**Lecture 32 (19-Apr-13)**

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The spread of infectious diseases (continued).

Last time, I introduced a simple difference (discrete) equation model for the spread of an infectious disease.

which has the following equilibrium value (Eqn 32.1 (= Eqn 31.2)

Eqn 32.2 (= Eqn 31.8)

What does **equilibrium** mean here? It means that there will be **no change** in the infection level --
that is the rate of addition of new infections will be balanced by the recovery rate
(a population growth analog would be d*N*/d*t* = 0 when births = deaths) .

We also solved for some aspects of the graph of *I*_{t} as
a function of time. We know its *Y*-intercept, given by:

{and its slope given byY-intercept}Eqn 32.3 (= Eqn 31.4)m = (1 - g - r) {slope}Eqn 32.4 (= Eqn 31.5)

Let's say we have an empirically observed plot of
*I*_{t}
values over time. We have only **two** equations (Eqn
32.3
= Eqn 31.4 and Eqn 32.4 = 31.5) for **three** unknowns, *L*, *g*,
and *r -- *too few equations to solve for the unknowns. We can,
however,
use some tricks, based on other knowledge about constraints on the
system,
to obtain estimates of these unknown parameters from the data.

First, let's find the equilibrium solution from
the
observed data. Remember from Eqns 32.3 and 32.4
that *gL* and (1 -
*g* - *r*) are the intercept and slope
respectively. But the equilibrium [Eqn 32.2] is just the intercept (*gL*)
divided by 1 minus the slope [1 - (1 -* g* - *r*) = *g* + *r*], so we
can
calculate the equilibrium value

If we calculate the slope from ordinary least squares regression (that is, by analyzing the numerical values of the data points statistically) or simply by using a cruder rise-over-run approach on a graph, we'll then be able to calculate the equilibrium level of infection. Next let's look at reasonable bounds onEqn 32.5

From Eqn 32.3

soEqn 32.6(= Eqn 32.3 = Eqn 31.4)

But we know that 0 and 1.0 are the bounds on the possible values ofEqn 32.7

Look just at theEqn 32.8

g > bEqn 32.9

That is, *g* (the infection rate per unit time) will be greater than the *Y*-intercept of our empirical plot. We now have a **lower** bound for *g*. Let's
use similar logic to calculate an **upper** bound. Remember from Eqn 32.4 that the slope is given by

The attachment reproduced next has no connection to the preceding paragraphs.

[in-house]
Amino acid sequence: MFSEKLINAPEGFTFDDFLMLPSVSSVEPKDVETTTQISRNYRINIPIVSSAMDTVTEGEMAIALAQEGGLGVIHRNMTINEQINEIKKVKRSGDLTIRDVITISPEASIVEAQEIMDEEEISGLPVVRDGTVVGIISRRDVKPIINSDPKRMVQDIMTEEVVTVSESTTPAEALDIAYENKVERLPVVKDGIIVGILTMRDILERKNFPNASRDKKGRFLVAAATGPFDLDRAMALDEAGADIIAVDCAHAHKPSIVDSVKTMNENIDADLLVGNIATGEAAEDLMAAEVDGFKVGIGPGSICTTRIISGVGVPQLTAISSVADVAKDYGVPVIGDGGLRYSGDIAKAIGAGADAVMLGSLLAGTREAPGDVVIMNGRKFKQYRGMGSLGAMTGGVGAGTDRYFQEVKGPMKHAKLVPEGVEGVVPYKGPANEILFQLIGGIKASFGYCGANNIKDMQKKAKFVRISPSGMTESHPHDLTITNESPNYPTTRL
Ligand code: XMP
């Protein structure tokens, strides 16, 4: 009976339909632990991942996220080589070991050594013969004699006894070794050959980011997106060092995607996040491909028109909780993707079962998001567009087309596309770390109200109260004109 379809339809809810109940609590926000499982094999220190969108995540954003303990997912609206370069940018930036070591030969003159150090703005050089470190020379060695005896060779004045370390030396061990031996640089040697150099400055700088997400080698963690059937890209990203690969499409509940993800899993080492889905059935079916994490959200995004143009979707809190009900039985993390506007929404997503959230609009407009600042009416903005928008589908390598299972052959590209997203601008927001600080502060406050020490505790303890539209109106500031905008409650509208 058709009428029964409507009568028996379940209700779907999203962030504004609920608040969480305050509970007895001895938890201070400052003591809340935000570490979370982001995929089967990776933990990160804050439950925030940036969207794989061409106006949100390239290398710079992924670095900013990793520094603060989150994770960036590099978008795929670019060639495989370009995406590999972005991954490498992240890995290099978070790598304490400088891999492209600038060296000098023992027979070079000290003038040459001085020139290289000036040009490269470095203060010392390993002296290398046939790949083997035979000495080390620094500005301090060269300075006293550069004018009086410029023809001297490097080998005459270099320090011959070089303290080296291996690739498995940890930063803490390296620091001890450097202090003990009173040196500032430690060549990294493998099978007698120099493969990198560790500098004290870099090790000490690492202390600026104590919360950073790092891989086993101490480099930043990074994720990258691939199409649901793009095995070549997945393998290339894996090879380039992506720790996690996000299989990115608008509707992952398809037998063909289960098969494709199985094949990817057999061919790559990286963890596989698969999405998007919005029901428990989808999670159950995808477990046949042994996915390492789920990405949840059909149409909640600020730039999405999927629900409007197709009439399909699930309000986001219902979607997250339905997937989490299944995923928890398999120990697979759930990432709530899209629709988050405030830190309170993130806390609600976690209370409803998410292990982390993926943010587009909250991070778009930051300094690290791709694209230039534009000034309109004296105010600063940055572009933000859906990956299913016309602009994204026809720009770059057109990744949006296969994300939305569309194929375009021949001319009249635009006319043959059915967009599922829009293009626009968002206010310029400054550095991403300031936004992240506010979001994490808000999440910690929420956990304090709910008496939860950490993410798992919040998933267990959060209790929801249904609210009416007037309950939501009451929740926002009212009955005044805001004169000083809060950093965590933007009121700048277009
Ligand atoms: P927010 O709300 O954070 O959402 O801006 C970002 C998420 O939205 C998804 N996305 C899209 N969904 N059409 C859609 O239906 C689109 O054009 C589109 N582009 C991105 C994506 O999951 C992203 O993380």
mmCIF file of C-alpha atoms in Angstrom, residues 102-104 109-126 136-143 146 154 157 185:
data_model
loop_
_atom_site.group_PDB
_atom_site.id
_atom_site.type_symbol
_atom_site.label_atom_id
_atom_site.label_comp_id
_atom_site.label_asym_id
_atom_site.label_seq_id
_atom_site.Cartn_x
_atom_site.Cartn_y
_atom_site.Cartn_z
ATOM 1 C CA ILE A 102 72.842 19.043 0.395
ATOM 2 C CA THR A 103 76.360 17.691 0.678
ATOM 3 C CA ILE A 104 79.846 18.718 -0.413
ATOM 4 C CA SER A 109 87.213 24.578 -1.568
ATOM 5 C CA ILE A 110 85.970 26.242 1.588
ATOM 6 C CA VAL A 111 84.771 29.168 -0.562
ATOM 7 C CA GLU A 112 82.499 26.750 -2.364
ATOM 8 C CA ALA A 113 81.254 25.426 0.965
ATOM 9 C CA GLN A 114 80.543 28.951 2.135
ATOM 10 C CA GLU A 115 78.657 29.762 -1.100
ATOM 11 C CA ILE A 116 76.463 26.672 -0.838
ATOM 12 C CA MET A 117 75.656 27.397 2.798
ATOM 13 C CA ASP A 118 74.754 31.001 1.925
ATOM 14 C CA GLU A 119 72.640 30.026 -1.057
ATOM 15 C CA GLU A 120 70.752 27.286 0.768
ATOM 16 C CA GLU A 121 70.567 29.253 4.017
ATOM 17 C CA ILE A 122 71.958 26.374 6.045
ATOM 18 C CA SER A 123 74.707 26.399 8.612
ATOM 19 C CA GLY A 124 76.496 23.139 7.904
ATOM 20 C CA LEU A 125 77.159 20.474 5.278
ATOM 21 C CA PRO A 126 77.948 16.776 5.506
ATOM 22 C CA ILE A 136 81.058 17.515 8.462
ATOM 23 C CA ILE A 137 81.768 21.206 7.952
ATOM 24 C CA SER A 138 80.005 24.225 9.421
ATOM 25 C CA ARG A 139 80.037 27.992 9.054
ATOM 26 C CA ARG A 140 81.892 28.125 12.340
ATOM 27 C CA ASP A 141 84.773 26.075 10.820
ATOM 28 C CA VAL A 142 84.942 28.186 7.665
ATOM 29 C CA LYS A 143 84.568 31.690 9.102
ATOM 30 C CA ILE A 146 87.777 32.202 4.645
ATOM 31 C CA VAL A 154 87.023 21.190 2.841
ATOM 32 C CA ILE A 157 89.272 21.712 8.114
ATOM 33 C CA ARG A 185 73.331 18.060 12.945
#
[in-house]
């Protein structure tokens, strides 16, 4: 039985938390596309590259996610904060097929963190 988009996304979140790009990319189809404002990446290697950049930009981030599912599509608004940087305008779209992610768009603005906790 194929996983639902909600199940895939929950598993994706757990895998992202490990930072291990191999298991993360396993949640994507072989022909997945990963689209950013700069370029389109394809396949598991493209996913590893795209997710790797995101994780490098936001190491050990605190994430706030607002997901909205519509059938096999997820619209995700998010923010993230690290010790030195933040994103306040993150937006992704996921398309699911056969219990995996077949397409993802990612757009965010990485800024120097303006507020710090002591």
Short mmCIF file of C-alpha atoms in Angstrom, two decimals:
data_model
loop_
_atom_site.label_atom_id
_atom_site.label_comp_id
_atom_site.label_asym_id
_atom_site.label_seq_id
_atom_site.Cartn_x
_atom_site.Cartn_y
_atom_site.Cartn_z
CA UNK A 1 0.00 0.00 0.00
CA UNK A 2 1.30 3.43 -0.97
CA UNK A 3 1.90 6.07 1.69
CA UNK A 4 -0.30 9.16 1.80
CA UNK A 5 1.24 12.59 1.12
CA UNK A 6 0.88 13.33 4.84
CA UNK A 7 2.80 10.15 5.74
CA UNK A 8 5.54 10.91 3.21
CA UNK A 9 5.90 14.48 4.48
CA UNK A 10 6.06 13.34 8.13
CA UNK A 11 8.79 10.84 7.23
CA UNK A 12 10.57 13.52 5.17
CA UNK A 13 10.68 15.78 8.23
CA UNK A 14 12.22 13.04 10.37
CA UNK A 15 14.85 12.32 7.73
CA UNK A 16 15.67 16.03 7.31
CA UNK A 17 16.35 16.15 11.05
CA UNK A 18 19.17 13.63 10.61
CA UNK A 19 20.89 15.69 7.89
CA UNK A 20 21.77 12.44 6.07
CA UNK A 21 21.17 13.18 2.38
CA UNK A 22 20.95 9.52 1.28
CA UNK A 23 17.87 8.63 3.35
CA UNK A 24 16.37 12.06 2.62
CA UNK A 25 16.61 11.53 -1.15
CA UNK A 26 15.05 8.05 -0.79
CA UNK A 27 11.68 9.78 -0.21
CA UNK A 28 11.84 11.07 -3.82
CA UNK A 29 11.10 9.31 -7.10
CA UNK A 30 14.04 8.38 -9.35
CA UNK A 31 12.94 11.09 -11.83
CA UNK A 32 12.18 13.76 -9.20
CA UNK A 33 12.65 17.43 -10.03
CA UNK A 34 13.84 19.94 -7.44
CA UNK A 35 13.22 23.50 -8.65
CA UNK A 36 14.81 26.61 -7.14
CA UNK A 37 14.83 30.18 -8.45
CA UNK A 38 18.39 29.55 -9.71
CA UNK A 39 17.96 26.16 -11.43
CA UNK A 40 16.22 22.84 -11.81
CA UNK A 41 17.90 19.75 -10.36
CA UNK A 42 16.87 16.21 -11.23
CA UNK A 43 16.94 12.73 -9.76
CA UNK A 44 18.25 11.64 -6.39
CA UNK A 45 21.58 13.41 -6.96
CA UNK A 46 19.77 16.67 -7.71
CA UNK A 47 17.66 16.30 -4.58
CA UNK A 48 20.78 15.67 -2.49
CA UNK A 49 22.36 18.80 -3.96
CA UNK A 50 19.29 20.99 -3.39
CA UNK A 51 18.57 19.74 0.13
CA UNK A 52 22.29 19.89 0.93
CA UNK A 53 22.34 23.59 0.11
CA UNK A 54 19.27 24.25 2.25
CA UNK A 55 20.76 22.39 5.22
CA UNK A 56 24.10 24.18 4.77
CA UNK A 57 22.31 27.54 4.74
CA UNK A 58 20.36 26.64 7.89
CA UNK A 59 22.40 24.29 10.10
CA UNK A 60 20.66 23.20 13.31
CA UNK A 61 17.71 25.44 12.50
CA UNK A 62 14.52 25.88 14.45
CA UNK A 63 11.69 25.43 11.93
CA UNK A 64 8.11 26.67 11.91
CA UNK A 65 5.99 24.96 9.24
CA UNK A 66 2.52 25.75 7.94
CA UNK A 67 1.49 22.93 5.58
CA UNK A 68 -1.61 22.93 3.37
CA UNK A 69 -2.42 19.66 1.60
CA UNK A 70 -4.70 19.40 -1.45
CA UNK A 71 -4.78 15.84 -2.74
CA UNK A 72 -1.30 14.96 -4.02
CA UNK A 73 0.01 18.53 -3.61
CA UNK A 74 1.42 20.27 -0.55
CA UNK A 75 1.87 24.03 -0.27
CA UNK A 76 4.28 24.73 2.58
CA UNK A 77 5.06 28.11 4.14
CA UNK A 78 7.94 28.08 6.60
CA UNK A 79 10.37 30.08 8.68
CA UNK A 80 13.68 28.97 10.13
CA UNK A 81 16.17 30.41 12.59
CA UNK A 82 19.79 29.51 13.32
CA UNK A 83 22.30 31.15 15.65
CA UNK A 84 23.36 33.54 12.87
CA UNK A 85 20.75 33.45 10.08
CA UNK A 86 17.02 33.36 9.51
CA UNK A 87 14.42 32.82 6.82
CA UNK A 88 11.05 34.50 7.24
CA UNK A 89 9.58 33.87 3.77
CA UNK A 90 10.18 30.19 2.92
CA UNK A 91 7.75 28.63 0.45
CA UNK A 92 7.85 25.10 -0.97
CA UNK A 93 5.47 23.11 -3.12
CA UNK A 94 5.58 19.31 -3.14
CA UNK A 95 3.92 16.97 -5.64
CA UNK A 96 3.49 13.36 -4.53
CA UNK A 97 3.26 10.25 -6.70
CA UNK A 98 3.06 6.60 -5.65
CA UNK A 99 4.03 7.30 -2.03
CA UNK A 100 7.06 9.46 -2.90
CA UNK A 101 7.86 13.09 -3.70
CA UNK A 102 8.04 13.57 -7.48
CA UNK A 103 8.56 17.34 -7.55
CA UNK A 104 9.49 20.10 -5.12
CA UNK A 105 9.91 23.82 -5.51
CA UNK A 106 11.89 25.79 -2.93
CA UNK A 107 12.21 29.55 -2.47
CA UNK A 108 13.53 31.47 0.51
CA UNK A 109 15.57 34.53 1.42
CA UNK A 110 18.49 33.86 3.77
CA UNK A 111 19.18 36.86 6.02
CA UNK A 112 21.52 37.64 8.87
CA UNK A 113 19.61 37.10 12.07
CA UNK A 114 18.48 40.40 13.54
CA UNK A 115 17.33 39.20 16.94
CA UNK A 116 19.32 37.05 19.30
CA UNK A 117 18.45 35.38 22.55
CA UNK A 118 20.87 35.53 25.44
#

which can be rearranged to solve form = (1-g-r){slope}Eqn 32.10(= Eqn 32.4 = Eqn 31.5)

As forr = 1-g-mEqn 32.11

Now just move the0 < 1-g-m < 1Eqn 32.12

g < 1-mEqn 32.13

That is, we now know that the upper limit for *g* is given by 1 minus the slope (*m*) of our empirical plot.

Combine Eqns 32.9 and 32.13
together
for the upper and lower bounds on *g*

Let's make the reasonable assumption that the possible estimates ofb < g < 1-mEqn 32.14

where the "hat" over the variable denotes the fact that it is anEqn 32.15

and substituting into Eqn 32.7 we getEqn 32.16

Let's say that our observed data had an intercept,Eqn 32.17

[Note: all the above should be Eqn 32.18 not 31.18] We have used knowledge of constraints on the system to calculate equilibrium values and parameter estimates from relatively little information. From the observed infection data we have been able to estimate

1) the rate of spread (g),

2) the rate of recovery (r), and

3) the upper level of proportion infectable (L).

Having an estimate of any one of those three previously unknown parameters could be very useful in managing a population subject to
infectious disease. Estimating them directly would be very difficult. Doing the empirical plot of *I*_{t+1} against
*I*_{t} is much more feasible, and is all we really need.

References:

Huckfeldt,
R.R., C.W. Kohfeld, and T.W. Likens. 1993. Dynamic Modeling: An Introduction.

Quant. Applic. Soc. Sciences No. 27.
Sage University Press, Thousand Oaks, CA

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